The 30-year call for help

March 8, 1996

A protest by students and teachers at France's prestigious oriental languages institute is the latest twist in a long-running saga. Since 1964, its staff and pupils have been calling for more space and better facilities.

The National Institute for Oriental Languages and Civilisation, nicknamed "Langues'O", is in many ways a victim of its own success. In 1939, it attracted 600 students to courses running the linguistic gamut from Japanese to Urdu. Today, there are 10,000 pupils studying 81 languages taught by more than 600 academics. In the interim, while keeping its headquarters in Paris's seventh arrondissement, it has had to rent - and, in many cases share - a further six premises from universities and schools throughout and beyond Paris. The institute's president, Andre Bourgey, has said he would need a helicopter to monitor his entire establishment.

A 1991 study by the national evaluation committee for universities said the institute's layout was "abnormal and to be condemned".

In the institute's centre at Asni res, which it rents from the Paris III University, Langues'O students are each accorded 20 square centimetres. The figure rises slightly - to 26 square centimetres - in the Dauphine centre, and to the luxuriously high ratio of 3.58 square metres per pupil in the Broca centre. At Asni res, the language laboratory - which accommodates 18 students at a time - is shared between 1,762 Langues'O pupils and students of German from Paris III. In theory, one hour in the laboratory should accompany every three hours of language courses. In reality, students of Egyptian Arabic, for example, receive 45 minutes of language laboratory every two weeks. There are no tutorial rooms, relegating teachers and students to the corridors to hold discussions outside class time. Library facilities are also poor. At the Dauphine Langues'O centre, the capacity is 180 places for 4,640 students.

"It's not even organised to the extent that, for example, people studying central Asian languages are together in one centre," said Daphne Abiven, a student of Russian at the Clichy centre. "There's no sharing of resources like there would be in a normal university. If you want to follow your studies properly, you often spend your day taking the metro, the bus, walking between one centre and another. It's all very disjointed."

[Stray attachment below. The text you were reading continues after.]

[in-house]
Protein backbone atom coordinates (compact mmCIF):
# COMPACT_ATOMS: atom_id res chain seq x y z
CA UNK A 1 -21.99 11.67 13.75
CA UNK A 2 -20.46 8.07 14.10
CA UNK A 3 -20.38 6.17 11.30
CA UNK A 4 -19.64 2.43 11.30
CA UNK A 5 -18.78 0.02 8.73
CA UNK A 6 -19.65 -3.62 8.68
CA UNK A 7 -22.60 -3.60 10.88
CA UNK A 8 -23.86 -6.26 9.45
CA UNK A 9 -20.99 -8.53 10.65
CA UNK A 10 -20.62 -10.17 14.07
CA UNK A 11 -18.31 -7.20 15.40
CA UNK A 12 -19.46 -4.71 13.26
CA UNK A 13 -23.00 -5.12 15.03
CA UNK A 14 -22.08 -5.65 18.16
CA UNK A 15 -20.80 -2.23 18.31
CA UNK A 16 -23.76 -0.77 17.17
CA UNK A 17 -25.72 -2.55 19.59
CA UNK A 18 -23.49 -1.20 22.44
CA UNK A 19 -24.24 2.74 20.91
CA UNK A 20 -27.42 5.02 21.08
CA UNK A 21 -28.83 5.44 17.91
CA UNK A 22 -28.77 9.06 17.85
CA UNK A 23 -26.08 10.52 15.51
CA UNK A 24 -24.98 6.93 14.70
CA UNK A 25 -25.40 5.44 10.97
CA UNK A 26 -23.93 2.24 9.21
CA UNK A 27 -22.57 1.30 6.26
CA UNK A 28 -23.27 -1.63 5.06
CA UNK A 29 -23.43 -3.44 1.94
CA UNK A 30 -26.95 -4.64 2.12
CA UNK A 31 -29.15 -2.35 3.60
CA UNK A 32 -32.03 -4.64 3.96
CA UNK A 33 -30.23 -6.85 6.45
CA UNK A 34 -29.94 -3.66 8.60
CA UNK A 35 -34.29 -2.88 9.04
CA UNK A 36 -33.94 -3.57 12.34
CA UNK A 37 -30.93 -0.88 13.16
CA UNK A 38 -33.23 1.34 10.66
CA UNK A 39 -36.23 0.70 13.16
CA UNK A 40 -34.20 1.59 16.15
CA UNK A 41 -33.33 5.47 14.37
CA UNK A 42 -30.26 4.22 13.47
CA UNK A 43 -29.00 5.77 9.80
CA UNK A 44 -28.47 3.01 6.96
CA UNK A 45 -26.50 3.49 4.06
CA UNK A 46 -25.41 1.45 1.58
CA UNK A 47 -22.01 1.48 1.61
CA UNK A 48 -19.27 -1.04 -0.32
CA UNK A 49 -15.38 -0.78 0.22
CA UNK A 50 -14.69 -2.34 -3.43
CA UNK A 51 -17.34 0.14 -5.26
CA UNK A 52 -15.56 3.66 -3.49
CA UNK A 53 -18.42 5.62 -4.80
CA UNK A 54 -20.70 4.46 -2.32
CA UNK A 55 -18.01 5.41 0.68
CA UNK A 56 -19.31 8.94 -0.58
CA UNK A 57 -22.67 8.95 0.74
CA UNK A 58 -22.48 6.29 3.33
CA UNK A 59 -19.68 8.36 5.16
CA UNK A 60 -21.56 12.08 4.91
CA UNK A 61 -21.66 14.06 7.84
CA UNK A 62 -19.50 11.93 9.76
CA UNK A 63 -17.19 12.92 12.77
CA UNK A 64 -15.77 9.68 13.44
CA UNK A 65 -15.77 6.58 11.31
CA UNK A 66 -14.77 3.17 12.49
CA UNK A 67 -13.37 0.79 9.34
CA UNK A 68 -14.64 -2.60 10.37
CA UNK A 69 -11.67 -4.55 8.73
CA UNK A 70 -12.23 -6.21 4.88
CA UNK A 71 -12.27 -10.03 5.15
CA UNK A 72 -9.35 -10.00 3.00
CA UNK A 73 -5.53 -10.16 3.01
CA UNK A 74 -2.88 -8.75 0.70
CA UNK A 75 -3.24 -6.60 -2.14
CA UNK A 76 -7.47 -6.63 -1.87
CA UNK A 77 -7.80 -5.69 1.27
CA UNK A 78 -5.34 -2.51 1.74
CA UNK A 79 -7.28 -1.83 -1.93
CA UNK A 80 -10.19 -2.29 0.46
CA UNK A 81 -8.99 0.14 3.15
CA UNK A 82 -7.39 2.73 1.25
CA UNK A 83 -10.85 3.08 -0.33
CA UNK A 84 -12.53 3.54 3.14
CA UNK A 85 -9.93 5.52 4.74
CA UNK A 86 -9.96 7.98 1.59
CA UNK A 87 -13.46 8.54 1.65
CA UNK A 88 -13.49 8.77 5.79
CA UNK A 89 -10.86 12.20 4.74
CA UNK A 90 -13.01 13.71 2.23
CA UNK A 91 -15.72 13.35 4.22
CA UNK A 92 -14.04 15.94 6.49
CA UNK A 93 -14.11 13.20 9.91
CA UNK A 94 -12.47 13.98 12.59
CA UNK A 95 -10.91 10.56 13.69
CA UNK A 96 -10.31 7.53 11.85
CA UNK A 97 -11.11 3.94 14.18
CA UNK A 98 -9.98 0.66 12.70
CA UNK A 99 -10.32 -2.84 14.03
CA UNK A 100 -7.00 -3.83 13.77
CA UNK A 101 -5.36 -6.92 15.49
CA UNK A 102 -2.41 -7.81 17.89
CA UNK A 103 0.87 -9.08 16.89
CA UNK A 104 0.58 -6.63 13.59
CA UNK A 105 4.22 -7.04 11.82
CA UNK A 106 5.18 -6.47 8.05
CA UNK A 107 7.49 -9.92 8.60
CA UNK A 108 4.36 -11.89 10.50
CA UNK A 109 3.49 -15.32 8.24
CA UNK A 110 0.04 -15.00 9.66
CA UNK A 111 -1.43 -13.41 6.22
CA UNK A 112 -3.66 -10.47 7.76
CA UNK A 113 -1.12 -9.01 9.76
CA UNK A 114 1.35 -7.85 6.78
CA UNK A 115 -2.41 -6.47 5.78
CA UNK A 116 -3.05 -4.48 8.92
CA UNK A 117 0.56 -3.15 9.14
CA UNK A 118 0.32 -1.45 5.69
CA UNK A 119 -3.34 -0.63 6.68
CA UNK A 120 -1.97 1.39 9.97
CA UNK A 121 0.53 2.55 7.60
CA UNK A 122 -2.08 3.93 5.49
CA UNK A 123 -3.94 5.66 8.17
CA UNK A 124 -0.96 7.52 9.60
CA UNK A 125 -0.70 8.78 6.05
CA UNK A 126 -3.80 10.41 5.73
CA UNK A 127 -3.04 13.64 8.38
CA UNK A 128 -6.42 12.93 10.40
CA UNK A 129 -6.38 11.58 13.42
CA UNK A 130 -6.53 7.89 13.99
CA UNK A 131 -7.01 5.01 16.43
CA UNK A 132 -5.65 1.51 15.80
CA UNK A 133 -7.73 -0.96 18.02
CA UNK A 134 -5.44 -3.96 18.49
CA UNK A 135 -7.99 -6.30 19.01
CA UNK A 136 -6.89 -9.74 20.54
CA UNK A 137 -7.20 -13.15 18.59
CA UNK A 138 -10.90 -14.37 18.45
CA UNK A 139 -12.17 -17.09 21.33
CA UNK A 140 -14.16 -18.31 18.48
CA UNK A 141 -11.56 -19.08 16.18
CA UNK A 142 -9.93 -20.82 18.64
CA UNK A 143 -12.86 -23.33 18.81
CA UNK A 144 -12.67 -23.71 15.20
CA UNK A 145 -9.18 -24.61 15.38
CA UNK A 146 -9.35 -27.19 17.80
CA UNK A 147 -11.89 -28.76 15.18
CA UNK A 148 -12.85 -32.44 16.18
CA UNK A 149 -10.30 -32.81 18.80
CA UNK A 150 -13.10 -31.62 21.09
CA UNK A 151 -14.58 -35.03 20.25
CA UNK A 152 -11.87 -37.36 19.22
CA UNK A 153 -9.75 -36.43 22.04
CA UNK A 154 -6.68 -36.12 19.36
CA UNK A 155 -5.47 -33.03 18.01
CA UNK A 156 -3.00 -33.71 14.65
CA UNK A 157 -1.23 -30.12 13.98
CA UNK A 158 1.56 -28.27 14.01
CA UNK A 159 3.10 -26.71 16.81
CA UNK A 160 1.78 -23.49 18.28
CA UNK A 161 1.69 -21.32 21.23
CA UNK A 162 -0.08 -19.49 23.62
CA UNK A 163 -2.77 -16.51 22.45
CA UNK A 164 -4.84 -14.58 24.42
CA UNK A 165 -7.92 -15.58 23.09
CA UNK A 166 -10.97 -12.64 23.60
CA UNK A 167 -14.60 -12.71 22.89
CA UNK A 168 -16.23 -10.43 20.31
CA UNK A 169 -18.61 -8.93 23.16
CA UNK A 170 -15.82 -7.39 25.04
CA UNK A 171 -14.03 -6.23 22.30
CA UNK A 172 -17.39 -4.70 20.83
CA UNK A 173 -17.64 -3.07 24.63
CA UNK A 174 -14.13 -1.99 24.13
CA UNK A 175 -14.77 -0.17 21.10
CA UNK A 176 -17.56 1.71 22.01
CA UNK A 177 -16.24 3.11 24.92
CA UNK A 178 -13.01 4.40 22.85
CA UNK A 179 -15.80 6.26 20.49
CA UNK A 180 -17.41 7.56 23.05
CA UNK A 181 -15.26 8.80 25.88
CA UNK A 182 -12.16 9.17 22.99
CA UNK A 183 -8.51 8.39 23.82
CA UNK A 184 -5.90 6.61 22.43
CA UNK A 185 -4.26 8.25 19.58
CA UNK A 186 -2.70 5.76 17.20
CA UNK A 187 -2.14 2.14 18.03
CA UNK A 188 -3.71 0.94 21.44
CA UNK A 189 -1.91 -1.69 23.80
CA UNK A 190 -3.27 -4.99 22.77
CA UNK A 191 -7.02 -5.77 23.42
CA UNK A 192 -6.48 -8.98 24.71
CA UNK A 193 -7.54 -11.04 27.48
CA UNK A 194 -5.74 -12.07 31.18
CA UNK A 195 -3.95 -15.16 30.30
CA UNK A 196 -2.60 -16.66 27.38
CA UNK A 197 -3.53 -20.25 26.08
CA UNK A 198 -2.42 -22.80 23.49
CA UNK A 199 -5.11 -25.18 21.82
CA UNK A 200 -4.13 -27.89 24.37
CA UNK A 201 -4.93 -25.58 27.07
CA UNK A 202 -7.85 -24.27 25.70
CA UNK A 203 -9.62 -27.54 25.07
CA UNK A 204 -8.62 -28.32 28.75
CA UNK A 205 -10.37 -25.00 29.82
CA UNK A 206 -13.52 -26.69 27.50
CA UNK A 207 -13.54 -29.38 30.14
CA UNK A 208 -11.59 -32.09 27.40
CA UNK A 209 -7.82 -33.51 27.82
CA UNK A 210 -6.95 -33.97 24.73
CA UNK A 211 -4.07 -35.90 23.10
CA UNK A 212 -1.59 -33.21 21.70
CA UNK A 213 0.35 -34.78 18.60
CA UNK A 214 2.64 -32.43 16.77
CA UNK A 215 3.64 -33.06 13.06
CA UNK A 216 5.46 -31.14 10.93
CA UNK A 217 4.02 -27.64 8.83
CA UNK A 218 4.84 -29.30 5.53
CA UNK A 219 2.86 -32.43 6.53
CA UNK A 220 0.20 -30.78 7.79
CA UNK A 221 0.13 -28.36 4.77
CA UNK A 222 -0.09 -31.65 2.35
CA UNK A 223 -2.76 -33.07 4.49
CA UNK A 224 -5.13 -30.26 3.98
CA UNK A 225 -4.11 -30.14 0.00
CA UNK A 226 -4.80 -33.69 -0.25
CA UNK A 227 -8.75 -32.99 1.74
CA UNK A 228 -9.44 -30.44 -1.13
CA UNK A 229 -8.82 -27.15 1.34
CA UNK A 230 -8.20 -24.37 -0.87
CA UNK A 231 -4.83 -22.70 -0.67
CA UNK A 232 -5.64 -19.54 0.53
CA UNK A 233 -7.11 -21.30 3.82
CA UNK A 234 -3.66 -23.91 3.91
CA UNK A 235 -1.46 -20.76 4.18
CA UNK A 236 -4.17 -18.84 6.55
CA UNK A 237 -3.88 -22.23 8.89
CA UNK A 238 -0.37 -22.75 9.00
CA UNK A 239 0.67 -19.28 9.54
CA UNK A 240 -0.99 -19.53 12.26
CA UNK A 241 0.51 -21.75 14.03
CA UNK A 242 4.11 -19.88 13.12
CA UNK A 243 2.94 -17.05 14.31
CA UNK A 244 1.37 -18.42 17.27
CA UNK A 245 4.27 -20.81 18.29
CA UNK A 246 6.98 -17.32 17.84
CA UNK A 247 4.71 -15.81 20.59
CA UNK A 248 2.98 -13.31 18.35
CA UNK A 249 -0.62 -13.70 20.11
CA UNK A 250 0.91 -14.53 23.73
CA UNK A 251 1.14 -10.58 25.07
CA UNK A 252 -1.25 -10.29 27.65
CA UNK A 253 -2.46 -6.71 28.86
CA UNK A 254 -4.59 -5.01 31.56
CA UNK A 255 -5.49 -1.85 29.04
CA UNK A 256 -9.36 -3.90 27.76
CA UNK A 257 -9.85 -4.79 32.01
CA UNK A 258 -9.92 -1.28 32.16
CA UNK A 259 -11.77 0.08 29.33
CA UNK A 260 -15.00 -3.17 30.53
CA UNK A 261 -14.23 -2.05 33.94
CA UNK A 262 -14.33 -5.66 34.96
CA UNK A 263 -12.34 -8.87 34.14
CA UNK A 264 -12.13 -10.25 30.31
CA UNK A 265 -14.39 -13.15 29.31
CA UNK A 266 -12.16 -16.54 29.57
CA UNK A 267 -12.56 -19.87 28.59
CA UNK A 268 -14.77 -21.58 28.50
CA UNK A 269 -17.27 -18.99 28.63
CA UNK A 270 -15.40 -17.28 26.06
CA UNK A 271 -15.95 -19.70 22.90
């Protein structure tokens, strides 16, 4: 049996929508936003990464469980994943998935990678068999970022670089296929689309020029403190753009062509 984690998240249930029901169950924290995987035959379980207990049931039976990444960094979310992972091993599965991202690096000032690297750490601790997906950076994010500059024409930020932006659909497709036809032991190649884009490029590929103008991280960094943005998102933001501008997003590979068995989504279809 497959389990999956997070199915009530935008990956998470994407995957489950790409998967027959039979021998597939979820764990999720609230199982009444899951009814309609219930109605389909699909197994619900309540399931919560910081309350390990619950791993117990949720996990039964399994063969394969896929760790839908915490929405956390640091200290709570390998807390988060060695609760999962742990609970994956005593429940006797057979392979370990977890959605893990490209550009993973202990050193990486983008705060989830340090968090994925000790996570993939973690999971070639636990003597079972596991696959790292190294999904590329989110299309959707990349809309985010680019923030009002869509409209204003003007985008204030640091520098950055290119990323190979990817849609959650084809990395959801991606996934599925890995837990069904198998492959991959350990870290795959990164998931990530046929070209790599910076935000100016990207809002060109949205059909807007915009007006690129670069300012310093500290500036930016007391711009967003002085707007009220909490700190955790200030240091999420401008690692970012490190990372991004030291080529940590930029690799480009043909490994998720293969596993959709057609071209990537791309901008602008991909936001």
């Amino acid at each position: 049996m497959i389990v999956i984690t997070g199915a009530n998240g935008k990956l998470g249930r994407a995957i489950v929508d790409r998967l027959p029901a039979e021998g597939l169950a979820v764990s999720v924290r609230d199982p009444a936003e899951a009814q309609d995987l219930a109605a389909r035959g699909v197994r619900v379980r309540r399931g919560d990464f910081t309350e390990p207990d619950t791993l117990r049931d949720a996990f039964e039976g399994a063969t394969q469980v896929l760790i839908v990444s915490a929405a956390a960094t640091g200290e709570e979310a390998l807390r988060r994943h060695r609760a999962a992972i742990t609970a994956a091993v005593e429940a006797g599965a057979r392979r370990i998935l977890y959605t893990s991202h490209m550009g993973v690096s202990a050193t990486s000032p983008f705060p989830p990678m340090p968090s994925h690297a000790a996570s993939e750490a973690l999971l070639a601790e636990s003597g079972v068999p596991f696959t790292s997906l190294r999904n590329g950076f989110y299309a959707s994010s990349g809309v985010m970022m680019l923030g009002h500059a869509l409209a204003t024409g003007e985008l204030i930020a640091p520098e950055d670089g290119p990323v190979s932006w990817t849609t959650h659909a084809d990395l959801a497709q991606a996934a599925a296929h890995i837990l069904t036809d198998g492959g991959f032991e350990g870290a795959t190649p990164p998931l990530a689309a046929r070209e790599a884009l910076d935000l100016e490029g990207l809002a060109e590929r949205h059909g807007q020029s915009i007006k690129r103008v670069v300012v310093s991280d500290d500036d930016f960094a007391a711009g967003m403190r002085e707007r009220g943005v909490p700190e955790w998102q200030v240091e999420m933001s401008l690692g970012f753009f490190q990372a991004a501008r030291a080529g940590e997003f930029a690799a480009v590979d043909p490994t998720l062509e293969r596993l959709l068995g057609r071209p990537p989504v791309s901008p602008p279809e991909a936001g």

Hong Lau Triffault, a student of Vietnamese at the Dauphine centre, said: "When you first come here, there's this notion that it's a very prestigious institute. But when you go inside and begin to study here, you realise that it's really not."

The pursuit of prestige was one of the reasons Langues'O came to be. In 1669, a language school was set up under Louis XIV, its aim to train diplomatic and commercial intermediaries between France and the east. The present institute dates back to 1795, when that original establishment became the Special School of Living Oriental Languages, based in Paris's national library, and offering courses in Arabic, Persian and Turkish. Since then, it has grown into the biggest such institute in the world, offering more than 1,500 language and civilisation courses ranging from Swahili and Maya to Japanese and Mongolian.

As the institute expands, academics are finding it more difficult to find space for books and equipment.

Monique Slodzian, director of the institute's Research Centre for Multilingual Engineering, says: "It's ridiculous, because by depriving ourselves of these kinds of materials, we cannot advance as an educational establishment."

Ironically, the sticking point of the Langues'O crisis is not a lack of funding, but a pending building permit. Last year, the 200th anniversary of the institute, the government agreed to build a campus in the 14th arrondissement, near the Cite Universitaire. But local residents object to the design of the new buildings. The mayor of the 14th and the City of Paris have thus withheld planning permission until the row is resolved.

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